The Collected Works of Author and Blogger Larry Roberts

Housing bailouts and false hopes Government programs ostensibly designed to benefit homeowners were really intended to bail out the banks. In April of 2008, I wrote a post about the psychology behind the various government programs designed to help banks kick the can until conditions got better. In the five years that transpired since, their efforts went from frantic, to desperate, to sublimely ridiculous. Each step along the way, the sheeple were strung along and enticed to make a few more mortgage payments in what will prove an ultimately futile effort to benefit from occupying a property they can’t afford. Over the years, others picked up on the nonsense. This in 2011 from US Congressional Representative Patrick McHenry: How Homeowners…[READ MORE]

Mortgage debt-to-income ratios determine how much potential homebuyers can borrow Anyone considering buying a house needs to understand debt-to-income ratios because these measures of a borrower’s capacity to repay the debt is fundamental to mortgage underwriting. Debt-to-income ratios are concerned with monthly income. These are not measures of total debt or total income, only the monthly payments on debt compared to monthly gross income. Notice also that the benchmark is monthly gross income, not take-home pay. The monthly gross income standard is important because tax policy can pose problems for borrowers with high debt-to-income ratios because after paying their mortgage and their taxes, they don’t have much left over to live a life. Strangely, lower income borrowers can often endure…[READ MORE]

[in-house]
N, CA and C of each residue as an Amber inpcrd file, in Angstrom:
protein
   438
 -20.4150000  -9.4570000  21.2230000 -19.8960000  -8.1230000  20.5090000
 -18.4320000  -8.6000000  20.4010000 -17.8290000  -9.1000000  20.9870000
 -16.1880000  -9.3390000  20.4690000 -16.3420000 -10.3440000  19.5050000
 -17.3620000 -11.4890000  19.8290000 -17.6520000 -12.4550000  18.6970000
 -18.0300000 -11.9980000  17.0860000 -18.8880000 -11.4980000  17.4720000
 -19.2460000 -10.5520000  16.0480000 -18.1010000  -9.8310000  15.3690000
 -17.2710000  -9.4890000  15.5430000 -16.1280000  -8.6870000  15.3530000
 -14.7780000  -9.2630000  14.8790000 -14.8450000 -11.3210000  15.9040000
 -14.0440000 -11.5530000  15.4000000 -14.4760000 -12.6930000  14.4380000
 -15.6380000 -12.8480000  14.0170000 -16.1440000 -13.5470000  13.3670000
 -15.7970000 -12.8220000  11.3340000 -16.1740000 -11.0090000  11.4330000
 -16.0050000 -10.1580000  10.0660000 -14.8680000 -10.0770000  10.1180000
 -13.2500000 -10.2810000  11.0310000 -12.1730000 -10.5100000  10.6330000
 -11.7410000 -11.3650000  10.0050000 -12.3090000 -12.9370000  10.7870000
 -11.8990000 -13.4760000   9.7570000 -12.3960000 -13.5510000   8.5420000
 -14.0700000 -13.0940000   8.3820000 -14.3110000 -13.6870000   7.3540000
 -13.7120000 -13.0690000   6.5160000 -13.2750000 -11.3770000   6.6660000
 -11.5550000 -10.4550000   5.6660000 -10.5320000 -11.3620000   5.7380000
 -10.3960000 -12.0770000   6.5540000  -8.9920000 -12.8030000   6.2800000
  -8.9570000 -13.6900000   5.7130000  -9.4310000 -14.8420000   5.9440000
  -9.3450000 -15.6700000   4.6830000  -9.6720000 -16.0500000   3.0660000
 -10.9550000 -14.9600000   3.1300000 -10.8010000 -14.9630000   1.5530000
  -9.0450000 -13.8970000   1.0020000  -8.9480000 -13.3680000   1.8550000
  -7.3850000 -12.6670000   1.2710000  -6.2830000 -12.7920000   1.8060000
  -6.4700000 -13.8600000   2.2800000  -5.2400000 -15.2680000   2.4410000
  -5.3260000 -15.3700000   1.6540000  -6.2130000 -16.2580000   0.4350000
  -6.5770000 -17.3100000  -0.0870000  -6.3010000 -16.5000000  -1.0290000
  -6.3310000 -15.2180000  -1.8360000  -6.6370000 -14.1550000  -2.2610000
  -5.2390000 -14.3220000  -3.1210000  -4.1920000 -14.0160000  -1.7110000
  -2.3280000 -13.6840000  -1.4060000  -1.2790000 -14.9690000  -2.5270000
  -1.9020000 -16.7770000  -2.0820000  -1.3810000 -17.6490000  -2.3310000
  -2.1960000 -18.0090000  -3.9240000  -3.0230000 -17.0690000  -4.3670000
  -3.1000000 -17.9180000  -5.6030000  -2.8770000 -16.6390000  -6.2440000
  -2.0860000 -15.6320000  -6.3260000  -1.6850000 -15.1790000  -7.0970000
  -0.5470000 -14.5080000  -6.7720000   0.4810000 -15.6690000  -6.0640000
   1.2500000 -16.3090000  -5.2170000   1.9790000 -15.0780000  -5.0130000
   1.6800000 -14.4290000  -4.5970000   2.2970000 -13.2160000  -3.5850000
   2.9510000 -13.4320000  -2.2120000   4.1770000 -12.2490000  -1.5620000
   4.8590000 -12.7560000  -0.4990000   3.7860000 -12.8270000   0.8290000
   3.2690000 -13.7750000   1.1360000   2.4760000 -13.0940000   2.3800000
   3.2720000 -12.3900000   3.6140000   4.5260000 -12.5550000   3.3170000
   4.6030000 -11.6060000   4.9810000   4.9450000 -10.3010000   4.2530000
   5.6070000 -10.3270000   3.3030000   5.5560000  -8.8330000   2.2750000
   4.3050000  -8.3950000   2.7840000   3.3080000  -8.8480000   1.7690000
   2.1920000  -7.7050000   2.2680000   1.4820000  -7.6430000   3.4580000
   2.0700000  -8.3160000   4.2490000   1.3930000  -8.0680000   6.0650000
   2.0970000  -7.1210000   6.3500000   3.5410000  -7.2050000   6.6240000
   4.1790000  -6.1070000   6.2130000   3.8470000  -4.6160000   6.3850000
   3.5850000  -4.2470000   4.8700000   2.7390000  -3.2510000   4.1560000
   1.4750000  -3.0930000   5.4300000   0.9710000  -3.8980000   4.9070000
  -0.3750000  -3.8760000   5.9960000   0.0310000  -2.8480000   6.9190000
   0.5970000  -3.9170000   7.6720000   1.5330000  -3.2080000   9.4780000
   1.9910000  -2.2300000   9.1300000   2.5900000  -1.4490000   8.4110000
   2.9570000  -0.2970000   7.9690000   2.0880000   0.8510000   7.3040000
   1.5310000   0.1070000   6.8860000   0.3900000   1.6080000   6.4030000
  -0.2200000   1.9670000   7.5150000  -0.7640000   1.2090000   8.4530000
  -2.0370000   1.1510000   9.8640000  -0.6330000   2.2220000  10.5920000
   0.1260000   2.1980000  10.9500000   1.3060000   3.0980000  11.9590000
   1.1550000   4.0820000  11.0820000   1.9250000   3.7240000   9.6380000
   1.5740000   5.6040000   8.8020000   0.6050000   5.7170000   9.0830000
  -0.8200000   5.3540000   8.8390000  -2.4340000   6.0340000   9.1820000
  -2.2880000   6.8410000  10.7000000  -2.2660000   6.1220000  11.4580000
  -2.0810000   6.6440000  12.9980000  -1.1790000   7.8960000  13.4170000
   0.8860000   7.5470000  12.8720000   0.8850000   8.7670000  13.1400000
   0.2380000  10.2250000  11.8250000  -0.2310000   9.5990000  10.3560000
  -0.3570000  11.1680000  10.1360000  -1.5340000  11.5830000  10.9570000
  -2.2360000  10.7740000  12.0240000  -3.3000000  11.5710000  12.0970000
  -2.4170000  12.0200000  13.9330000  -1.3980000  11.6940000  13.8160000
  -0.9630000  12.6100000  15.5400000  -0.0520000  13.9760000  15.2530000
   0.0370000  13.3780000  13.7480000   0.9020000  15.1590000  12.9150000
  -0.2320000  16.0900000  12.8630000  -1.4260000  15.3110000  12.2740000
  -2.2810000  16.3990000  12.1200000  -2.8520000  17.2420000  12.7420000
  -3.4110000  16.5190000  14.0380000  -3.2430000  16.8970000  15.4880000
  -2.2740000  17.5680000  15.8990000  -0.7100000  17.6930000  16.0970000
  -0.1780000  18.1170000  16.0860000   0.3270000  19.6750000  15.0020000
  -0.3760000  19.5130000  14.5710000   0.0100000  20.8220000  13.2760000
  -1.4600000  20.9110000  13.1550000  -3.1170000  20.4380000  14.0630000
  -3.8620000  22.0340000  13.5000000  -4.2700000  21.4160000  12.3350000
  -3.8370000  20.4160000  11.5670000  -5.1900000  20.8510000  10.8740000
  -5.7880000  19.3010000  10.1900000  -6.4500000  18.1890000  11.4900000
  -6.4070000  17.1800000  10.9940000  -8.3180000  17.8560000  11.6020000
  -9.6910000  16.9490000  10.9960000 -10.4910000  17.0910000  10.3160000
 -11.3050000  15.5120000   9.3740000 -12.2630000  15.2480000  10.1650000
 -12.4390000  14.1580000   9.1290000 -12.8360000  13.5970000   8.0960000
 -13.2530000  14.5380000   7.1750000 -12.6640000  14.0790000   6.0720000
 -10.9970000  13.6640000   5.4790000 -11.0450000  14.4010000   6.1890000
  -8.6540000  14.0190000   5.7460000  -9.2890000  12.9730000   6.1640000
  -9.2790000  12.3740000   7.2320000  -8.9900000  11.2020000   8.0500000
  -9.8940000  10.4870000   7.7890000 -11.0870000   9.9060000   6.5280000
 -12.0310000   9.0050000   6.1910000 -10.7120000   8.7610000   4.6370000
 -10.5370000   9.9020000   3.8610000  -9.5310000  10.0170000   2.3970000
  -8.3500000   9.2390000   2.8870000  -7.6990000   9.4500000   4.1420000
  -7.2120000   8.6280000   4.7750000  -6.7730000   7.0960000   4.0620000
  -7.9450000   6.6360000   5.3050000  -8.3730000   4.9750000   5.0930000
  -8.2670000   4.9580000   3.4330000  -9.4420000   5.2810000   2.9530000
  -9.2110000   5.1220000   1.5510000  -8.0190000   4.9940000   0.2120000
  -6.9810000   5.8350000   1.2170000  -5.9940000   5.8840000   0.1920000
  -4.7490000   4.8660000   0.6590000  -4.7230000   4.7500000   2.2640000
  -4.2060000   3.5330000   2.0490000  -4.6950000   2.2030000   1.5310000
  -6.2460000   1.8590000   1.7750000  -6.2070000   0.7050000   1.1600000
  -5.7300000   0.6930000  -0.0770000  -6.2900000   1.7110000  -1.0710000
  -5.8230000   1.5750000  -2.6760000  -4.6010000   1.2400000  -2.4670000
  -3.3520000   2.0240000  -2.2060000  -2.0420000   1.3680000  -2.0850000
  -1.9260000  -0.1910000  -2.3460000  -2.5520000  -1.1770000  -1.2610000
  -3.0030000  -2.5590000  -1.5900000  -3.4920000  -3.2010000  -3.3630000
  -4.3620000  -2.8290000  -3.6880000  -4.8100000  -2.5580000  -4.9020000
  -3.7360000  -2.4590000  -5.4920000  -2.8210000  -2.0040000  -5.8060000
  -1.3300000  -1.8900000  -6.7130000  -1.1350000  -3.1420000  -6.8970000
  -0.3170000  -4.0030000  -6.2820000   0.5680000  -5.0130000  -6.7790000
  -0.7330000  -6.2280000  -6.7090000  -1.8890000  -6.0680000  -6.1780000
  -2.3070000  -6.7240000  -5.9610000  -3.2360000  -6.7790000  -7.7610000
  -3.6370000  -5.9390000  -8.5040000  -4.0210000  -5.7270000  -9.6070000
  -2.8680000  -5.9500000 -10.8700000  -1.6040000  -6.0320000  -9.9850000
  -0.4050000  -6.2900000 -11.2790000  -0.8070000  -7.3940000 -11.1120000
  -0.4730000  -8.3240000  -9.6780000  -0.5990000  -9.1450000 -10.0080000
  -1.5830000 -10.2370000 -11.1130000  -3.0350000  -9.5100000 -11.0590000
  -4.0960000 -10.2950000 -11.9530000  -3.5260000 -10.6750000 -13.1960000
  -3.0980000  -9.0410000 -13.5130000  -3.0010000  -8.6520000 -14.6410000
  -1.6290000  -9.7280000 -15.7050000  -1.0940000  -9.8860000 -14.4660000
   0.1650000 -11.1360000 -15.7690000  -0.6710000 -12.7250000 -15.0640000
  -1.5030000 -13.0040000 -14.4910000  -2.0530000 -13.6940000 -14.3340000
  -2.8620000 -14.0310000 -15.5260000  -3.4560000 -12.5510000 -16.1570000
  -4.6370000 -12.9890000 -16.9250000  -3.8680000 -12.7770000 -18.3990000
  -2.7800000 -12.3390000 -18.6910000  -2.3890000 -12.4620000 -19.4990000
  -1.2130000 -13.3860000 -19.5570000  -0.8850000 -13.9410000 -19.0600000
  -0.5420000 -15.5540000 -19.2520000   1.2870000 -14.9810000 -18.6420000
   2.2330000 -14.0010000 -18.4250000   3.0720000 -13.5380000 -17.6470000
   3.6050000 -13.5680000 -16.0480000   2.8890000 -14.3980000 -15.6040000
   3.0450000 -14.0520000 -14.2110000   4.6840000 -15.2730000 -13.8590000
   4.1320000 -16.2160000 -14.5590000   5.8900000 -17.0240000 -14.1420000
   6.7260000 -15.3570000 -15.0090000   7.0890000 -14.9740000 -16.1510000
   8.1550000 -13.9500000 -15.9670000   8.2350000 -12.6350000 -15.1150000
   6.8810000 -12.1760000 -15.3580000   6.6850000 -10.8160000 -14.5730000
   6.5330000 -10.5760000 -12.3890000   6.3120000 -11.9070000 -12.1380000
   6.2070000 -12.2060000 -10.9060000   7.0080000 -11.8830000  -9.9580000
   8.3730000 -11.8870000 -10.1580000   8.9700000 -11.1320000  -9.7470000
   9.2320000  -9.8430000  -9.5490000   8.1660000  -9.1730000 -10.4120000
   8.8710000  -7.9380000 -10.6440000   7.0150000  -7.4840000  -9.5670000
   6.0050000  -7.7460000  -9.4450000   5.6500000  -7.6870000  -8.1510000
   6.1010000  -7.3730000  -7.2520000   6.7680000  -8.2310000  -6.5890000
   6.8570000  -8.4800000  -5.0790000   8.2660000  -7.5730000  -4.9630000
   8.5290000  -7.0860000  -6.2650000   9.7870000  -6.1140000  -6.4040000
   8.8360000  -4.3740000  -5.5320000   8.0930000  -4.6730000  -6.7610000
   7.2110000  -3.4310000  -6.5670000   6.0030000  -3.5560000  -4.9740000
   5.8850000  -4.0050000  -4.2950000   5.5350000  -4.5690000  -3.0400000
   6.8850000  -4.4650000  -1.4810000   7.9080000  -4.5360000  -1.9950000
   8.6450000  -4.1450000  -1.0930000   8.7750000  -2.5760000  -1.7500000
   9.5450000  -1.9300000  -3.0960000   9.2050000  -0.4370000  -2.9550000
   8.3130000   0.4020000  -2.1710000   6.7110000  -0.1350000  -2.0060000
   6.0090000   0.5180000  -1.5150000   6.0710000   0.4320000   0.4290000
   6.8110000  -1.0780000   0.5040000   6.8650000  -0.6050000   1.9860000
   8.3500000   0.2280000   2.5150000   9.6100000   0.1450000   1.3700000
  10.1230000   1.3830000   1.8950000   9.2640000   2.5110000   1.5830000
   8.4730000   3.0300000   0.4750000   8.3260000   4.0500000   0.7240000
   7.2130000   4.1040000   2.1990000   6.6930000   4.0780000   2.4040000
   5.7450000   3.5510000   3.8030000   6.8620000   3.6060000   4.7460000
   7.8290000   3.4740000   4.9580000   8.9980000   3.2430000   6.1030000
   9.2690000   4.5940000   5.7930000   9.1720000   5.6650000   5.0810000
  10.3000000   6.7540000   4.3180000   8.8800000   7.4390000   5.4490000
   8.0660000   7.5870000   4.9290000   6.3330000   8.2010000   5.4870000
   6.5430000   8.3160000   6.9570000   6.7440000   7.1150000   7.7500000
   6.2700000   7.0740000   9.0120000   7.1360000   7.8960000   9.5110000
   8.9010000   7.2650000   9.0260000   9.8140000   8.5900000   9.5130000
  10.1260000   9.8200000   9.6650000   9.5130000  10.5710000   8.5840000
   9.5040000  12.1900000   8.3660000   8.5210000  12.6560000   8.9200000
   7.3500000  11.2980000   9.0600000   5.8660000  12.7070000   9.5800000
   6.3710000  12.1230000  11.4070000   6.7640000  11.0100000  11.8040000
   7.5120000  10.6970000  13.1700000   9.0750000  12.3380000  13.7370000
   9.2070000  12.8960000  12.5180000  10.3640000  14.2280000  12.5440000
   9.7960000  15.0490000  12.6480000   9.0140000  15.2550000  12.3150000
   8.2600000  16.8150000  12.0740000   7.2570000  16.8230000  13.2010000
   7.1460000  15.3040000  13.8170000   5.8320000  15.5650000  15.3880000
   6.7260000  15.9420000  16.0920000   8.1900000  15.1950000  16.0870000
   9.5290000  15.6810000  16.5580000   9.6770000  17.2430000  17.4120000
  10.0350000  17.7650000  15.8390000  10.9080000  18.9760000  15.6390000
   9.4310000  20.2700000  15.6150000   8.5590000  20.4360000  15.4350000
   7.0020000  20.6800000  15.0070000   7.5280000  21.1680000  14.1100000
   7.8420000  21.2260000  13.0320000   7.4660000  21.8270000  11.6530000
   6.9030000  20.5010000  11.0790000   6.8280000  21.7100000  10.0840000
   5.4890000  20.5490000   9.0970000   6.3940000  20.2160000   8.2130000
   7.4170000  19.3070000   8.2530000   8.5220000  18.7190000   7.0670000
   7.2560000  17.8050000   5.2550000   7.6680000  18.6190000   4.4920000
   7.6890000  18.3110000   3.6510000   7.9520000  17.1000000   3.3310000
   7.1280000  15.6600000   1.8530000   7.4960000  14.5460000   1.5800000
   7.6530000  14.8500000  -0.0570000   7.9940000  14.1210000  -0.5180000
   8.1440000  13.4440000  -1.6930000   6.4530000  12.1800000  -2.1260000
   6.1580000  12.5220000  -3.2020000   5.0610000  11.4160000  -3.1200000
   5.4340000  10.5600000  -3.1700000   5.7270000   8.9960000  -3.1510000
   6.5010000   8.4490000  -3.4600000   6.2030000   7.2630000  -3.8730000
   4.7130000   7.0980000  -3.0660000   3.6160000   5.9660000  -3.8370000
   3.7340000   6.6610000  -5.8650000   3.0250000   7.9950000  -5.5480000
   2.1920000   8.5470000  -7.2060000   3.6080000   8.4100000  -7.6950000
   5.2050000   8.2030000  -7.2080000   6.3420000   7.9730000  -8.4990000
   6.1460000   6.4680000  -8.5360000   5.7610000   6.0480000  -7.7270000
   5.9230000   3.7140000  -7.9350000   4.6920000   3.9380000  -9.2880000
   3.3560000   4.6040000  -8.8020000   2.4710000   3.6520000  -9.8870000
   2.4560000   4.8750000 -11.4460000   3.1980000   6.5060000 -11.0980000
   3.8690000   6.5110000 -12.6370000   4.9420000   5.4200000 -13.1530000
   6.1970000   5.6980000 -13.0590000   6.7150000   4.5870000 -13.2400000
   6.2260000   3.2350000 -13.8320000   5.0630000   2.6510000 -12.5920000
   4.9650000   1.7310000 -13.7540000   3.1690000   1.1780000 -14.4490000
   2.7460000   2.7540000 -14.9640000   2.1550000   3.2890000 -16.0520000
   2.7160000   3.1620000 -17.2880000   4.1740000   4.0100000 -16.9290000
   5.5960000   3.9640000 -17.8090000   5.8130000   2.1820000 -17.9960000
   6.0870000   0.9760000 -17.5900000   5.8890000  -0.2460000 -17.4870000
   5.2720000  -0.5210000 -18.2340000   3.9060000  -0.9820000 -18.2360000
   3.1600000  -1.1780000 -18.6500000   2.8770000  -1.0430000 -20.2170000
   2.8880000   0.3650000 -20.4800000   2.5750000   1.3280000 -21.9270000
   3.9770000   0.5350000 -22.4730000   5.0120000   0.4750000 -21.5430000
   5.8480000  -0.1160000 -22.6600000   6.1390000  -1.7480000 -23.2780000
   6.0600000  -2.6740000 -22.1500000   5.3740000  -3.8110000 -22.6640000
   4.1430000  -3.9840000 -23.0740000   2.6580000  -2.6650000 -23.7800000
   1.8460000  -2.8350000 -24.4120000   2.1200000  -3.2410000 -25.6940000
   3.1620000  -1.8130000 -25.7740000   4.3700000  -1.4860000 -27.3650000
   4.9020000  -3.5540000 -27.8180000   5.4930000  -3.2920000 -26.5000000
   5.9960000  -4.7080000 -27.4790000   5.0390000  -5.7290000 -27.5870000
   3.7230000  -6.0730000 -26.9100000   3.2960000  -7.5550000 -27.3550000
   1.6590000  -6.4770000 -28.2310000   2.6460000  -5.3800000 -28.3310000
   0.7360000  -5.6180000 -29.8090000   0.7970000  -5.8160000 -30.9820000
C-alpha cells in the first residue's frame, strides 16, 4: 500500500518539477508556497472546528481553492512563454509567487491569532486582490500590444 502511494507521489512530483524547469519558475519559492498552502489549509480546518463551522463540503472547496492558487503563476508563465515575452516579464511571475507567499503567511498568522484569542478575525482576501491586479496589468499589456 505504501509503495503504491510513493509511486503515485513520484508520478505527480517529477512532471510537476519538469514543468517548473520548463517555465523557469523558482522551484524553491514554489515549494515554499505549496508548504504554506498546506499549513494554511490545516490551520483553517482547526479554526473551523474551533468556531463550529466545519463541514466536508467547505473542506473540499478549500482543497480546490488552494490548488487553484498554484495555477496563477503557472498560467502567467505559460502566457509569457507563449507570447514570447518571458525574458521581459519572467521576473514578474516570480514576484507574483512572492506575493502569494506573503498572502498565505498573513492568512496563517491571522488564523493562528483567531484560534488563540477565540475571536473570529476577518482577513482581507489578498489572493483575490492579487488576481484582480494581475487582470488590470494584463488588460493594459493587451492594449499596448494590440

The real reason MLS inventory is so low Many housing analysts suggest the lack of inventory is because potential sellers are concerned they can’t find another home to buy. This is a red herring. The real reason is the lack of move-up equity. Back in 2012, I postulated that homeowners would list their homes as soon as prices reached near-peak levels when they could get out without completing a short sale. After watching prices inflate to peak levels and the listings failed to materialize, I concluded that the lack of equity to complete a move-up is what kept supply from coming to market. Loan modifications kept homes off the market to facilitate the recovery. As these loan modifications expired, some…[READ MORE]

Why did lenders modify so many loans during the housing bust? Unilaterally modifying home mortgages was a necessary step to ensure banks survived the housing bust. Ostensibly, homeowners and lenders agreed to the price of money (interest rate and payment) when the promissory note was signed. Unfortunately, during the housing bubble, the terms of these notes were onerous, and many borrowers faced excessive monthly housing costs while simultaneously facing declining house prices and the elimination of their equity. With no equity, little hope of future equity, and rising payments, many borrowers opted to strategically default — and lenders worried that more would follow. Banks were still exposed to $1 trillion in unsecured mortgage debt when housing collapsed. The threat of strategic…[READ MORE]

Large down payments stabilize the housing market Large down payments shut many borrowers out of the housing market — many unreliable ones — which is why large down payments make housing so stable. It’s also why many rally against it. Down payments form the bedrock of the housing market. Large down payments serve the interests of homeowners and politicians by preserving homeownership, lowering volatility in the market, and reducing the risk to our financial system. The primary people who oppose large down payments profit from short-term boosts in transaction volumes and higher prices, realtors and originate-to-sell lenders. Left-wing housing advocates also view large down payments as a barrier to putting unqualified borrowers into houses — of course, they fail to acknowledge…[READ MORE]

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